The Connection Between Black History & American Hearth Month

Last updated: January 24, 2021, at 4:02 p.m. PT

Originally published: February 3, 2017, at 11:41 a.m. PT

It’s fitting that February is both Black History and American Heart Month, an initiative created to bring awareness to the nationwide problem of heart and blood vessel diseases. Heart disease disproportionately impacts Black communities.

Just take a look at some of these statistics from

Black History and American Heart Health Month Statistics

  • African American adults are more likely to be diagnosed with coronary heart disease, and they are more likely to die from heart disease.
  • Although African American adults are 40% more likely to have high blood pressure, they are 10% less likely than their non-Hispanic White counterparts to have their blood pressure under control.
  • More African American men die from heart attacks associated with stress than any other ethnic group in the United States.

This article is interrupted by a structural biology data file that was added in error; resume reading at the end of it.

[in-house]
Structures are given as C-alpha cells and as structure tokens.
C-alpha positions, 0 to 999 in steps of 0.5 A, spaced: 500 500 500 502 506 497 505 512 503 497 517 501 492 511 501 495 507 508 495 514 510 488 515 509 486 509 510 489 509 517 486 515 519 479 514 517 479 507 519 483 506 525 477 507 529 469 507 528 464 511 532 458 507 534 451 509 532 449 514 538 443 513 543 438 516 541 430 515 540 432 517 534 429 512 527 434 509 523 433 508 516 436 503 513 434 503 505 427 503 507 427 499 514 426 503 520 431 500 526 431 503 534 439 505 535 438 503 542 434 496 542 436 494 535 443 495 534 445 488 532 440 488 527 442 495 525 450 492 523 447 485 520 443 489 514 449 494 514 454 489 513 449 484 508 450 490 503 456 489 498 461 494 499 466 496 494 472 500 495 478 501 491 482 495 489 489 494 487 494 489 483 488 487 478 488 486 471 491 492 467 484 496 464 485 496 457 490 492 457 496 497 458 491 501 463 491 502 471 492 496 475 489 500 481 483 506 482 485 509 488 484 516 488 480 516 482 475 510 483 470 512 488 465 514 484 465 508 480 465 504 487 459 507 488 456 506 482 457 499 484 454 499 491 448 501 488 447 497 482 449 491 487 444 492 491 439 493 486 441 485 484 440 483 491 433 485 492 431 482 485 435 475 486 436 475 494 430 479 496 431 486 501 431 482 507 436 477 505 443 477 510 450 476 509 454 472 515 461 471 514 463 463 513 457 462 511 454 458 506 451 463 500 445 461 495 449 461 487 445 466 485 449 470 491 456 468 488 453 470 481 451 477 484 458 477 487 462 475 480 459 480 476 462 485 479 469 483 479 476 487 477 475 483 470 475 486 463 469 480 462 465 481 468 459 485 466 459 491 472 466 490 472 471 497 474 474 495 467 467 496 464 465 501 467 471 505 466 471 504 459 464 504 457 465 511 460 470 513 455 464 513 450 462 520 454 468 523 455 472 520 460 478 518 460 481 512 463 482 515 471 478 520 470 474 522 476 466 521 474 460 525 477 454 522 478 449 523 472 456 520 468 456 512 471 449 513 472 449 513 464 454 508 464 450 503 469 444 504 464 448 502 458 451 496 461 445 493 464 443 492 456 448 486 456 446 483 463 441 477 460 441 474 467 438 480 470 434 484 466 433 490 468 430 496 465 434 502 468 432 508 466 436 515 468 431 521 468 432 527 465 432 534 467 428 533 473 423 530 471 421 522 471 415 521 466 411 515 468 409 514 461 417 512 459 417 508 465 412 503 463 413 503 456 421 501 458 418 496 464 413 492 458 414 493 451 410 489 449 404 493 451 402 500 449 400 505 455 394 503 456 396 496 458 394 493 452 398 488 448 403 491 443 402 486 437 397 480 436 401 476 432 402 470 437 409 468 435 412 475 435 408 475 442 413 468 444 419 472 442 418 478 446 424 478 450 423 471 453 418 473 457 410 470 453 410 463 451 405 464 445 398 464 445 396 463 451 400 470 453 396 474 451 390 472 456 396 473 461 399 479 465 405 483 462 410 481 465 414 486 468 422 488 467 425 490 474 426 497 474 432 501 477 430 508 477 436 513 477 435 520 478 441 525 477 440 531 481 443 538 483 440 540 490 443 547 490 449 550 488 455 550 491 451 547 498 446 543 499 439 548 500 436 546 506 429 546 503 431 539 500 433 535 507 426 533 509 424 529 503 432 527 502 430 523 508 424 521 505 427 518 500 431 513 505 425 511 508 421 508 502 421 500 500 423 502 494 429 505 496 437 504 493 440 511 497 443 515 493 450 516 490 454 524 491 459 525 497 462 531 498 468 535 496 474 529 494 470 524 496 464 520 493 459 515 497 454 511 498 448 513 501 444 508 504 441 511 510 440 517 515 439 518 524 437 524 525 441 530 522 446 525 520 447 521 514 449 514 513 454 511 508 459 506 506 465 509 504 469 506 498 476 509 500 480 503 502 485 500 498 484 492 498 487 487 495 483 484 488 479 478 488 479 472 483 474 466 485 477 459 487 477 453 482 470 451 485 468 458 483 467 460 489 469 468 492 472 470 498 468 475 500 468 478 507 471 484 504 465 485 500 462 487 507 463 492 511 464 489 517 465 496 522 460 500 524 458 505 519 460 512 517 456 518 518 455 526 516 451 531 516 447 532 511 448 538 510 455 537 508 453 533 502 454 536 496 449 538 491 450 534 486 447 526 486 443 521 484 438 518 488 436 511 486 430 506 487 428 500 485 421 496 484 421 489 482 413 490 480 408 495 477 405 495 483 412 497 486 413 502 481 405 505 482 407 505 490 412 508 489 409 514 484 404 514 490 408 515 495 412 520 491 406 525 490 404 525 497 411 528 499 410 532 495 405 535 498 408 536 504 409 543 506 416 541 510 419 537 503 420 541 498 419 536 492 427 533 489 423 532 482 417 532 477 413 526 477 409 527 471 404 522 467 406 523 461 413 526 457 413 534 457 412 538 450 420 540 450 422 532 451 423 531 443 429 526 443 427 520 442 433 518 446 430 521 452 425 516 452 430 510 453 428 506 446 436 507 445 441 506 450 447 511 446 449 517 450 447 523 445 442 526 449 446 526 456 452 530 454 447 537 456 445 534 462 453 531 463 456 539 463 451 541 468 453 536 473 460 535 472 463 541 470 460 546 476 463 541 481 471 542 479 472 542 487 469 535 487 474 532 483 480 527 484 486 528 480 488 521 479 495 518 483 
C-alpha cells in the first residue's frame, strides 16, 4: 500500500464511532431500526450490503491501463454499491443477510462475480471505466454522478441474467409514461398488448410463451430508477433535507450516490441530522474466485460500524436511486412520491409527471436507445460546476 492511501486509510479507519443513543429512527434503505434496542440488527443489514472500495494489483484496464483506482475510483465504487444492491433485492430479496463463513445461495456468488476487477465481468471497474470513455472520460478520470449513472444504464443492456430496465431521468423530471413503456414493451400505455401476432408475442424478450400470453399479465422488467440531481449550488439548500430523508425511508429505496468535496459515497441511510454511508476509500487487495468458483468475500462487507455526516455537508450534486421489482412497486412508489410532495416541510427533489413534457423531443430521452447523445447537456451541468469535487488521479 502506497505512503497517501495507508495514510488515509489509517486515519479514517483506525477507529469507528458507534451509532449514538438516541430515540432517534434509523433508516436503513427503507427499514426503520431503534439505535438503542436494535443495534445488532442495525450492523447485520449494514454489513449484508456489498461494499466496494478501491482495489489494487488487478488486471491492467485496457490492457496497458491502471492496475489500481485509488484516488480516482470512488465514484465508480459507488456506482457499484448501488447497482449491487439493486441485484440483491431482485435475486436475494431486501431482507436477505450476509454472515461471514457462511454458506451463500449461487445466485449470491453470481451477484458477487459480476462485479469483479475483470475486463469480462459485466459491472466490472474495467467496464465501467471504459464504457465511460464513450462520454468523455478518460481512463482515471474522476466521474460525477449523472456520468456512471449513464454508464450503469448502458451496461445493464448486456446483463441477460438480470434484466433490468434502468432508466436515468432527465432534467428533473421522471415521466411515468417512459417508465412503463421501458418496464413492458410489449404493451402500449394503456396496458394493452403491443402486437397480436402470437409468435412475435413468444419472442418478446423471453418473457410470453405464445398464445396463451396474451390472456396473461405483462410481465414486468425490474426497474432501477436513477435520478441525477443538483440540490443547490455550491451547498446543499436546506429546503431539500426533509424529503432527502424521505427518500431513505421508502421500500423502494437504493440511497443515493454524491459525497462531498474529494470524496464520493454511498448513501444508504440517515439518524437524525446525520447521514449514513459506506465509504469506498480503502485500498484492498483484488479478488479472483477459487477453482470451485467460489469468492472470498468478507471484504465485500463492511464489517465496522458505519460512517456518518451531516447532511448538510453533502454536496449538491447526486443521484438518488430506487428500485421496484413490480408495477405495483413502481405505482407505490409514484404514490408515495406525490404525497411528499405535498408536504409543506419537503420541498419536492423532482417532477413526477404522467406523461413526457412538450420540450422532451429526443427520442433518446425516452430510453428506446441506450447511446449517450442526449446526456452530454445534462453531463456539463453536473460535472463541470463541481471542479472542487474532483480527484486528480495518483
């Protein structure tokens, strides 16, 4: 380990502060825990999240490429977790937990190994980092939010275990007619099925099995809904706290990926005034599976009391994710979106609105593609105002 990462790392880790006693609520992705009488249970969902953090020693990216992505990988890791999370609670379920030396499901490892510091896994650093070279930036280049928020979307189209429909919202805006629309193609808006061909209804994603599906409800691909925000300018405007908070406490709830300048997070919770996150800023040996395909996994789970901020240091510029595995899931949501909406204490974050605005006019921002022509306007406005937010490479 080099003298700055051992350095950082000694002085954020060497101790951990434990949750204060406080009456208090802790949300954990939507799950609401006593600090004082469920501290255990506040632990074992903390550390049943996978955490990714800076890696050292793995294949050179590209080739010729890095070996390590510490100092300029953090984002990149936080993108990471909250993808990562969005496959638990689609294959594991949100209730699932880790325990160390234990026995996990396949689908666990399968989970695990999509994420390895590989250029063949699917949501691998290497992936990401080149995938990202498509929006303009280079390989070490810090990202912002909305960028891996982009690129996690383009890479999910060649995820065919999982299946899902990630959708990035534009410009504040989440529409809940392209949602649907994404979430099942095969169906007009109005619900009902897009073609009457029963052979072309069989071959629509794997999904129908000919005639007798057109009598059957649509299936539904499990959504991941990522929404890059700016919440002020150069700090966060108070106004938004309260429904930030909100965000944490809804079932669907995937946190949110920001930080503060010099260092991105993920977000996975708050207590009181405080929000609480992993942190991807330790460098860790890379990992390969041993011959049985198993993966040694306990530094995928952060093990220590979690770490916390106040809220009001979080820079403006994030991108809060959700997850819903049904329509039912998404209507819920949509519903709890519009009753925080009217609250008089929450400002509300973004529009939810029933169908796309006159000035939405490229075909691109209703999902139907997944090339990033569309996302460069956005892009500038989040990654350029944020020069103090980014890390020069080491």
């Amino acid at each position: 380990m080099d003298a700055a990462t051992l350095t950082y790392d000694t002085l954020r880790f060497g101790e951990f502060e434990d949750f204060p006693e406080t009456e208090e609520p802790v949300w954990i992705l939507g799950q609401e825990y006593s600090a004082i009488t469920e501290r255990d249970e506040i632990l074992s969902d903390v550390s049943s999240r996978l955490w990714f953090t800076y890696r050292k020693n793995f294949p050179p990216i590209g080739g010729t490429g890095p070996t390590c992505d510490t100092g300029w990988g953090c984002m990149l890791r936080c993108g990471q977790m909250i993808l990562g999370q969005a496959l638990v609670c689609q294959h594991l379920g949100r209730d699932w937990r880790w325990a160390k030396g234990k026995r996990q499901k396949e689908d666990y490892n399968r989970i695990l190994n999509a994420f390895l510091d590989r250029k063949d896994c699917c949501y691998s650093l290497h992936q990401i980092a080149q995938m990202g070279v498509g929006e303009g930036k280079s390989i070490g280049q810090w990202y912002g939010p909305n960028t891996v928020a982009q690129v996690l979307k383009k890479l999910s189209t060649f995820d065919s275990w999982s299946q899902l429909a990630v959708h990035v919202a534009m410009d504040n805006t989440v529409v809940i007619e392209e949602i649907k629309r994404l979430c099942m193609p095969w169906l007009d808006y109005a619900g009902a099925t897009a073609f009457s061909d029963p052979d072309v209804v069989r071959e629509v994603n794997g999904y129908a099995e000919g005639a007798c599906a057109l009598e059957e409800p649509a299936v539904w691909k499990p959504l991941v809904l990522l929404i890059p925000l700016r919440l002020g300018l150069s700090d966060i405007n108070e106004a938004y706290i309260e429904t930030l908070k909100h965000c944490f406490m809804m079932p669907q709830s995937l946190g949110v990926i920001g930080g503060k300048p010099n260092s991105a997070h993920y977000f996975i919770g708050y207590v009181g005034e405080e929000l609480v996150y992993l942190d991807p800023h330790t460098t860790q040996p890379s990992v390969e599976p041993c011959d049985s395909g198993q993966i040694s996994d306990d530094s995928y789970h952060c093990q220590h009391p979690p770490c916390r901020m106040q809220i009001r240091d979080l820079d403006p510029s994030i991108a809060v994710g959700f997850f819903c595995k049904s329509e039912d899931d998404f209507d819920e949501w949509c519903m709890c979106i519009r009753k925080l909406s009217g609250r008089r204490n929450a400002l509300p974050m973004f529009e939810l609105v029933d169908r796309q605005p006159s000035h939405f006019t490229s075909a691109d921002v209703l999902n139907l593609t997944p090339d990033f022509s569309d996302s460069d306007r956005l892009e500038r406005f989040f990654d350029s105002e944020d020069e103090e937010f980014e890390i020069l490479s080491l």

• Stroke is identified as being 67% higher in African American men than other ethnic groups and are 88% more likely to die from a stroke than Caucasians.
  • The American Heart Association says that African Americans are more than three times as likely to die from heart disease caused by high blood pressure as Caucasians

The Y is uniquely positioned to make a difference through programs and content that honor Black History Month as well as provide Healthy Living education and support.

For more information on how you and your family can live a healthy, active lifestyle, look into our Cardiac Wellness Program or get started on a Personalized Wellness Plan.